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Article
The Evolving Tax System of the People's Republic of China
Texas International Law Journal (1981)
  • Richard Pomp, University of Connecticut School of Law
  • Timothy A. Gelatt
  • Stanley S. Surrey, Harvard Law School
Abstract
In 1980, the People’s Republic of China adopted an income tax on joint ventures and individuals. These two taxes have created great speculation since the passage of the Chinese Joint Venture Law in 1979, which created rules and procedures for foreign investors. Much of this interest arises due to the common misconceptions surrounding China’s tax structure. After the enactment of the two aforementioned taxes, eleven distinct taxes exist in China.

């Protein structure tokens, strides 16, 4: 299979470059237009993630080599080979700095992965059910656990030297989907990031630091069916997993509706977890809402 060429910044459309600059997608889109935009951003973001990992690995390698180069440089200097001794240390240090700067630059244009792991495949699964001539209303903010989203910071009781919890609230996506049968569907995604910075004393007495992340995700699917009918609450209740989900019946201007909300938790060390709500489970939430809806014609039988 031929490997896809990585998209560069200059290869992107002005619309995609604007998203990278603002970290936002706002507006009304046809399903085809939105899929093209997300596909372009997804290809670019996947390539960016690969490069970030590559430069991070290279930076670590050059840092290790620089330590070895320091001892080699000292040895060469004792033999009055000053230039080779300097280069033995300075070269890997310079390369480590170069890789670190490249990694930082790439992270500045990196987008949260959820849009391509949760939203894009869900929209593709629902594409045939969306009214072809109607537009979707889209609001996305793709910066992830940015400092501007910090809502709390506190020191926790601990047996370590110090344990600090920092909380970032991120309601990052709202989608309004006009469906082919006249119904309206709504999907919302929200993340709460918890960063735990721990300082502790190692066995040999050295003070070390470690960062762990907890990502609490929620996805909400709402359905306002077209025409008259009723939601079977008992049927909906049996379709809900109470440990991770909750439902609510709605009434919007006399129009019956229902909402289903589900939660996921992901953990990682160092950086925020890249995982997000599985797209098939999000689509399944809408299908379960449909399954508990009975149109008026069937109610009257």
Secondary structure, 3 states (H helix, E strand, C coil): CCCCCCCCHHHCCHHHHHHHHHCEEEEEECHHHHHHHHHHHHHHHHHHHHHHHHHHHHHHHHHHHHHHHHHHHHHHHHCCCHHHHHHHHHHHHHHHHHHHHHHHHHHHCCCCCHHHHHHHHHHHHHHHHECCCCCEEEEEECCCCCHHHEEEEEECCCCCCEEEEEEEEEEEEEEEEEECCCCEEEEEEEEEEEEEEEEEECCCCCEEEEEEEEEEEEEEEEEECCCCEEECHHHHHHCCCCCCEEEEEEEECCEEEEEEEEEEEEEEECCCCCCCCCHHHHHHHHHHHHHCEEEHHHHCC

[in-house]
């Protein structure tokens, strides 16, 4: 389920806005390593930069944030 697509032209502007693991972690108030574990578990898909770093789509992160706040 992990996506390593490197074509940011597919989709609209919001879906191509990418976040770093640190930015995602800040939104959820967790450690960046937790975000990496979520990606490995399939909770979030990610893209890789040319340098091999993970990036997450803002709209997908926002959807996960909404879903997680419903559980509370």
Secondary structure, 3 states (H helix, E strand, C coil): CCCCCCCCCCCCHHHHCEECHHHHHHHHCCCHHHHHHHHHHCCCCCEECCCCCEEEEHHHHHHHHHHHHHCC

This article examines the consolidated industrial and commercial tax and various income taxes, which are most relevant to foreigners. Section I describes the consolidated industrial and commercial tax. Section II explains the industrial and commercial income tax. Sections III and IV detail the individual income tax and joint venture income tax. Section V analyzes the tax regime that applies to China’s “free trade” zones. Section VI discusses whether the individual and joint venture income taxes can be credited as a United States foreign tax credit. This section further examines the modifications necessary for China to implement its own foreign tax credit, and the differences between the OECD and United Nations tax treaty models. The article concludes by lauding the important achievement of implementing new tax laws on joint ventures and individuals, and explaining that the Chinese tax system will become more sophisticated as China’s tax officials become more experienced.
Publication Date
1981
Citation Information
Richard D. Pomp, Timothy A. Gelatt & Stanley S. Surrey, The Evolving Tax System of the People's Republic of China, 16 Tex. Int'l L.J. 11 (1981).